EFCollins
04-28-2009, 03:23 AM
If you have a story where there are several important type peoples, it helps to break them up a little bit. You have only two master characters: one bad guy, one good guy. Now, the bad guy need not be a human or even a living being (I have one novel idea where the entire Earth, meaning the floating mass in space not all things within, is the antagonist). Major main characters are important type peoples that, without them, the story would go kaput. The rest are minor characters. Master main characters are your main focus, the most important, major main characters are important, but not as important as the masters and minors are just what they sound like... not as important as anyone. This is how I got through my novel because there were about eight major characters. My mind is flawed though, so feel free to ignore everything I say.

Pepper
04-28-2009, 03:07 PM
At risk of reiterating the comments already made, I'll add my two cents.

Only you can tell how many POV characters are too many, because it depends on the story. I've read a very successful novel featuring just one POV character. On the other hand, I've also read an epic that featured no less than 6 POV characters. Both books were excellent.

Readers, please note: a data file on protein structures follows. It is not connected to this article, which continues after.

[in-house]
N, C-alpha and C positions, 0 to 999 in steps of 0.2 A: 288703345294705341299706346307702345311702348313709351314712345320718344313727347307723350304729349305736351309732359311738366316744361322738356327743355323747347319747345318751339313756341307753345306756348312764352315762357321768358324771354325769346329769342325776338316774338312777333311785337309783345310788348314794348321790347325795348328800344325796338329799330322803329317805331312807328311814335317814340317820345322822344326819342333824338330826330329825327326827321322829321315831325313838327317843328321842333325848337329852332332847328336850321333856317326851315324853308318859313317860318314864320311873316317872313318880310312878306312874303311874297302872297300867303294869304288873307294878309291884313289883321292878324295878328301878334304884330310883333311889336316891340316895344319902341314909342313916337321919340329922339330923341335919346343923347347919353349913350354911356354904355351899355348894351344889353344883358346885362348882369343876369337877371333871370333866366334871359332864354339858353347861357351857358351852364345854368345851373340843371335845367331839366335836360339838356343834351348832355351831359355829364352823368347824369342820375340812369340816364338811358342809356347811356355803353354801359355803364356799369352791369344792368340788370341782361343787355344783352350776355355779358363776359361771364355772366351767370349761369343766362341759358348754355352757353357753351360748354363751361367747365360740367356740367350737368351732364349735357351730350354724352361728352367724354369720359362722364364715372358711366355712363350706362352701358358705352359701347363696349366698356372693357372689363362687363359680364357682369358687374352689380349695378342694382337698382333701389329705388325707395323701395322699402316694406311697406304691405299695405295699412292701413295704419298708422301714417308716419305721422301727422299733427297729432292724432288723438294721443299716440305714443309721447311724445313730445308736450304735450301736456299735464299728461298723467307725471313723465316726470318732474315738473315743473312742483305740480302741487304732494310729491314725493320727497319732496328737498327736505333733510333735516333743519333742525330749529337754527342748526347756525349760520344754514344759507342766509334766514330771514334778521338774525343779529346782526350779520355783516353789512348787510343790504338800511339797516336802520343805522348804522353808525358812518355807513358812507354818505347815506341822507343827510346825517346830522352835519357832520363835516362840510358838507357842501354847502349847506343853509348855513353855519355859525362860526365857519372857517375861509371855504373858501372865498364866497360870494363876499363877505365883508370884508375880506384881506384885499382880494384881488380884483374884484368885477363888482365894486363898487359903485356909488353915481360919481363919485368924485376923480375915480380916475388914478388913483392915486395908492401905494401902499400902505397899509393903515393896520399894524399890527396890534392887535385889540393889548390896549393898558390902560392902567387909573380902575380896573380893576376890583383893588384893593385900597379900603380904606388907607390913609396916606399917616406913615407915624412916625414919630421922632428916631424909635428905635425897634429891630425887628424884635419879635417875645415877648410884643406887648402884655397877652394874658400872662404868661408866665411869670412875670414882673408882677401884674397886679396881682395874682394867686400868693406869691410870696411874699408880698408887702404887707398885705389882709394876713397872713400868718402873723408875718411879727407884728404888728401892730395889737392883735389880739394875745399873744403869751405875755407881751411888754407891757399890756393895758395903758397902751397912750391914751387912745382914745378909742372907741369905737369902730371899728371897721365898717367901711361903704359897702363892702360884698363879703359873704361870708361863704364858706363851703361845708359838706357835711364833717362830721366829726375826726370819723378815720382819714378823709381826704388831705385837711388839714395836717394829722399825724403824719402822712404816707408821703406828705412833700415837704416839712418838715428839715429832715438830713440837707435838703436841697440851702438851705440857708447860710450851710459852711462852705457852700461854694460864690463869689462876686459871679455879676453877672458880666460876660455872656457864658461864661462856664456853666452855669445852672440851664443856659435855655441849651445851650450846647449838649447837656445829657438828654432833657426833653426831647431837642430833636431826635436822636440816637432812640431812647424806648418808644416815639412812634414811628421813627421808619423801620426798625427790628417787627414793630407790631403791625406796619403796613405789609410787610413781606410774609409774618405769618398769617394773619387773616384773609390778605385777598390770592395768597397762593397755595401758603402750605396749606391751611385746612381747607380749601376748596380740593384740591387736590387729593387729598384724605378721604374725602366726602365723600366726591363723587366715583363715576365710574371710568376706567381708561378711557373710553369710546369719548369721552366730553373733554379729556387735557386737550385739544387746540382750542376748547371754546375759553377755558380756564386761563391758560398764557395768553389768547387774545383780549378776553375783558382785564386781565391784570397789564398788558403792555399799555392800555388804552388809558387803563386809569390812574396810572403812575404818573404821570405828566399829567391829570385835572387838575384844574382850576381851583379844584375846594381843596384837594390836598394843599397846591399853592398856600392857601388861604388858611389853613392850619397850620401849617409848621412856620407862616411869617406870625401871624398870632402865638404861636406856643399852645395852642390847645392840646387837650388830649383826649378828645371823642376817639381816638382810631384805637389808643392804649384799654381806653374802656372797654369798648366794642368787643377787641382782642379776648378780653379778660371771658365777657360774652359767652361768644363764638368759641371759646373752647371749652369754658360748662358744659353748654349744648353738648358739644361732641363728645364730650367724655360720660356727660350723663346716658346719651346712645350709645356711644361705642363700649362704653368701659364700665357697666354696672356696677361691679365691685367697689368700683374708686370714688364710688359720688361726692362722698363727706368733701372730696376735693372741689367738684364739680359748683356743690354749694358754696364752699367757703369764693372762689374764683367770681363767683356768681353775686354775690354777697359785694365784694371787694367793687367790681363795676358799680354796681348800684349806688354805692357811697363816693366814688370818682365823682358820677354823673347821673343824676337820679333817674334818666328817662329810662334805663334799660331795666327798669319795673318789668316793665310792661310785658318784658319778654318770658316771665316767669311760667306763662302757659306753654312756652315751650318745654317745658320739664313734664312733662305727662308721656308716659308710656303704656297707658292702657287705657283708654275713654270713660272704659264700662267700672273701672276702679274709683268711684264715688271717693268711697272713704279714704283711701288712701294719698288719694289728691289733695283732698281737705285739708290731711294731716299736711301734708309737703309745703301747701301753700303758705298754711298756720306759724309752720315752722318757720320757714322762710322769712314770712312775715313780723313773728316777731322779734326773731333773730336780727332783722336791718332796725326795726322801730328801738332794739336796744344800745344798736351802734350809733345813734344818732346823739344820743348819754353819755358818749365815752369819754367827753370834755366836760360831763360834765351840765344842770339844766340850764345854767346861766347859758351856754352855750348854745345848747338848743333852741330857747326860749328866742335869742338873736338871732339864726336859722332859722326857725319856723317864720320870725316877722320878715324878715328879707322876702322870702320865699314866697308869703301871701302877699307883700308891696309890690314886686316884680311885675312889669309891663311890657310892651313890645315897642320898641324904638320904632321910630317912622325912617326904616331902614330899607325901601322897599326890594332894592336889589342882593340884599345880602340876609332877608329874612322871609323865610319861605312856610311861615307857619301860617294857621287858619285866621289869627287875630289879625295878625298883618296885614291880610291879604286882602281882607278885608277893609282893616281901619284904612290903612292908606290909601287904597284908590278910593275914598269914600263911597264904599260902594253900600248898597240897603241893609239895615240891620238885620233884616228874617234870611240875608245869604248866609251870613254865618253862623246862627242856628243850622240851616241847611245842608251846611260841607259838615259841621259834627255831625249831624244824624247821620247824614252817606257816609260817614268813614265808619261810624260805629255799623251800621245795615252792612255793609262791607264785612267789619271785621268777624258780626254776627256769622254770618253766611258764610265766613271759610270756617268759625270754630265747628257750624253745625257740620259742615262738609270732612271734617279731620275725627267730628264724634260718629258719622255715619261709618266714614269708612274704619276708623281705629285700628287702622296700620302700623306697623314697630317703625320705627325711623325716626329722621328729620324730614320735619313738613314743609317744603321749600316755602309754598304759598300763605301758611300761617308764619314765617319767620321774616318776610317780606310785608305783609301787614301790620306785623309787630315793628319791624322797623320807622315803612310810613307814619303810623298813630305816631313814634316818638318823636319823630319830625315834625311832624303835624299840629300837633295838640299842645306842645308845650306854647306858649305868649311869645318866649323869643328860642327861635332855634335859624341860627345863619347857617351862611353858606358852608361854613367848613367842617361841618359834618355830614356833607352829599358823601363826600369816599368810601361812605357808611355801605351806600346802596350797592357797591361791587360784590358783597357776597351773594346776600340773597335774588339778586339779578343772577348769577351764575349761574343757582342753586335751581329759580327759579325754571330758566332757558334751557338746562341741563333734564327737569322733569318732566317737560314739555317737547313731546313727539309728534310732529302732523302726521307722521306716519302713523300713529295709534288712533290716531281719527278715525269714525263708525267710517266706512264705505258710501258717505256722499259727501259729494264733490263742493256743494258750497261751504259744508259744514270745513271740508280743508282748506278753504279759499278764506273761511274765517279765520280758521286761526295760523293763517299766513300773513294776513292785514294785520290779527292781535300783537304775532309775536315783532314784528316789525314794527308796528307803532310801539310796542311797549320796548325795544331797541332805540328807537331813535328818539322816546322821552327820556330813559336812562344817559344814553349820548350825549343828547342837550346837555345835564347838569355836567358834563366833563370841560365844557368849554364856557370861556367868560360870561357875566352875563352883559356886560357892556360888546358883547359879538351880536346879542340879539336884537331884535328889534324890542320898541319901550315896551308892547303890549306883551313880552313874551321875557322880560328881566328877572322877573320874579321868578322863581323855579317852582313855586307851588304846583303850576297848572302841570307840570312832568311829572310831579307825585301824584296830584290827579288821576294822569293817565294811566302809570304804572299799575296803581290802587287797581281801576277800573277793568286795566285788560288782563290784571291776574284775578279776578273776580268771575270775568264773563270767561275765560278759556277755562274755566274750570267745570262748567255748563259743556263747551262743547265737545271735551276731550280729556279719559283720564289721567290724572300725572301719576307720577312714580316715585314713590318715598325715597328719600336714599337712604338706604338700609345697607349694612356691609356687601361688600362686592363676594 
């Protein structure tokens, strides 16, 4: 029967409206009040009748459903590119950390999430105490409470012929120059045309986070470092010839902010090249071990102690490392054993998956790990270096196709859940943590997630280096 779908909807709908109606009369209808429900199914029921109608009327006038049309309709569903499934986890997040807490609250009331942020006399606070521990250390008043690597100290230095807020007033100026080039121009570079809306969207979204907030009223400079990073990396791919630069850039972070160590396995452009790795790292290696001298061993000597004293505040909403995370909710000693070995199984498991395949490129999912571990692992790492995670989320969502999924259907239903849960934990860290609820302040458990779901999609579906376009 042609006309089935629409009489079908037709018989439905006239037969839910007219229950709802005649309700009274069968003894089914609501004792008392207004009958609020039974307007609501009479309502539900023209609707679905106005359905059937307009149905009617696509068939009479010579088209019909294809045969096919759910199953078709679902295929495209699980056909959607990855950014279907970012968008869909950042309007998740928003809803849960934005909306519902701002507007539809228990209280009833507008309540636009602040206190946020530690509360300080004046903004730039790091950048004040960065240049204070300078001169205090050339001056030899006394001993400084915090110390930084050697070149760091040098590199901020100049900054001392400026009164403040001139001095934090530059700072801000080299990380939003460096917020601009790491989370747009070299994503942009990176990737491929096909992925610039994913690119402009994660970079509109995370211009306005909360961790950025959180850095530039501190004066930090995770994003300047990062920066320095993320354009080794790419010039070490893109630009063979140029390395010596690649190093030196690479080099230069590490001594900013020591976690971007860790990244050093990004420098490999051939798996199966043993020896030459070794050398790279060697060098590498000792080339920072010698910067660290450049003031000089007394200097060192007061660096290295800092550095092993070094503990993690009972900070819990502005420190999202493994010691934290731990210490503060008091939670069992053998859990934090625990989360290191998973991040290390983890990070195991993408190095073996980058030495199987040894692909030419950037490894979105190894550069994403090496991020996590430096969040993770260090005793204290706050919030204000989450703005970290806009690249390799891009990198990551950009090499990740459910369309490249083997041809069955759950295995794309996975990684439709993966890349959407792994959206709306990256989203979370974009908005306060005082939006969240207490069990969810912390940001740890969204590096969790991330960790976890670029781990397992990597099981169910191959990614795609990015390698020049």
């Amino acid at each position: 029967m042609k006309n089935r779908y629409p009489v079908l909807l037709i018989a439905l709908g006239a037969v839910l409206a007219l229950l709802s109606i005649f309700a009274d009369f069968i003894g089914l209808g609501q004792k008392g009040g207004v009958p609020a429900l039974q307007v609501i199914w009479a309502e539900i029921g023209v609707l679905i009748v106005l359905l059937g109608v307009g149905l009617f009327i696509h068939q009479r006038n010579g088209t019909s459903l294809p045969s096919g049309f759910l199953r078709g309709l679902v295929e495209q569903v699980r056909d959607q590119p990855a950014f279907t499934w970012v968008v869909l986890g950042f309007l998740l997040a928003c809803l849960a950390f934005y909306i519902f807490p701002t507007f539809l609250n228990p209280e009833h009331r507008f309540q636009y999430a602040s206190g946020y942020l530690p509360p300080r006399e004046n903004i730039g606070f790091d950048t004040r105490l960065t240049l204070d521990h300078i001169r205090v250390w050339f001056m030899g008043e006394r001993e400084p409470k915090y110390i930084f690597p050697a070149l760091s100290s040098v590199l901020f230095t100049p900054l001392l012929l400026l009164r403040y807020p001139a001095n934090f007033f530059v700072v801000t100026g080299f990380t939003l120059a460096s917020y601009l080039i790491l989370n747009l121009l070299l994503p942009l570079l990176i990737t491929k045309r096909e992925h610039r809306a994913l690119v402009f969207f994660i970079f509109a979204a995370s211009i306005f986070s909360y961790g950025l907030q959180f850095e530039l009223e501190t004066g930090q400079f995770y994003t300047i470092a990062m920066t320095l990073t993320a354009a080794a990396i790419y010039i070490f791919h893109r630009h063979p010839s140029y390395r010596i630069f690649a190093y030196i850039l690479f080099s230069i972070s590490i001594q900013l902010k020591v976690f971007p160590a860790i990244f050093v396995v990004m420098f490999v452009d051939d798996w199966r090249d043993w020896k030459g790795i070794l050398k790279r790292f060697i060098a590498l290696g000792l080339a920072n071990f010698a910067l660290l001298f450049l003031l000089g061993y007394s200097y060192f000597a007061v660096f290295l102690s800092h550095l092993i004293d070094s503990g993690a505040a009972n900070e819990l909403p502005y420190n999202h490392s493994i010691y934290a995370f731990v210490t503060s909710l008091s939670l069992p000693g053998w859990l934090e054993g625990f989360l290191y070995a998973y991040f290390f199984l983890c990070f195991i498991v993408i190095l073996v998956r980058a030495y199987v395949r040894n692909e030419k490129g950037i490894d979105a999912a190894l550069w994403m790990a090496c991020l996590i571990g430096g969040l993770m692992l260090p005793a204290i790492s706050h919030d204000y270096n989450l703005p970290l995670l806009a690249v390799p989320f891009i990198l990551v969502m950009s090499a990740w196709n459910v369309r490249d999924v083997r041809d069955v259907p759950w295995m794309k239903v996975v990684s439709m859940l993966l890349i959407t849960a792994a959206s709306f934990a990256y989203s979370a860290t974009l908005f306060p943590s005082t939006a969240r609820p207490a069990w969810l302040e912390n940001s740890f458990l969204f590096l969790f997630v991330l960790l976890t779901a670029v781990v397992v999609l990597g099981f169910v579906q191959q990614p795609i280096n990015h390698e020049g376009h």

Examine your characters. Do you *really* need every one of those characters? Ask yourself;
~ How is showing this character's POV important to the story?
~ Is this character distinct from other characters in the story?
~ Which of these characters is the *main* POV character?

Every POV character should be there for a purpose- either to further the story or further the story. ;) You should not promote a character to POV status if they are only going to be a tag-along. Can the story survive without that character's point of view? If so, scrap them.

If the character is not distinct from every other character, this can become confusing (and boring) for the reader.

I'll also repeat other comments and say that there should be a *main* POV character. I once got frustrated with a novel I was reading because every character was given equal 'weight' in the story. Any one of those characters could have been the hero. Naturally, the reader wants to see the hero win in the end. I'd gone through that whole book just to find that two characters I saw as the two heroes of the story died towards the end, with very little ceremony.


Be brutal. If the story can be successfully told using fewer POV characters, erase a few. Many newbie writers introduce POV characters simply because they like the character so much they want to give them a bigger part in the book. Often, these characters are useless- they make the same observations as the hero of the story can make.

Examine your motives, and that should give you your answer.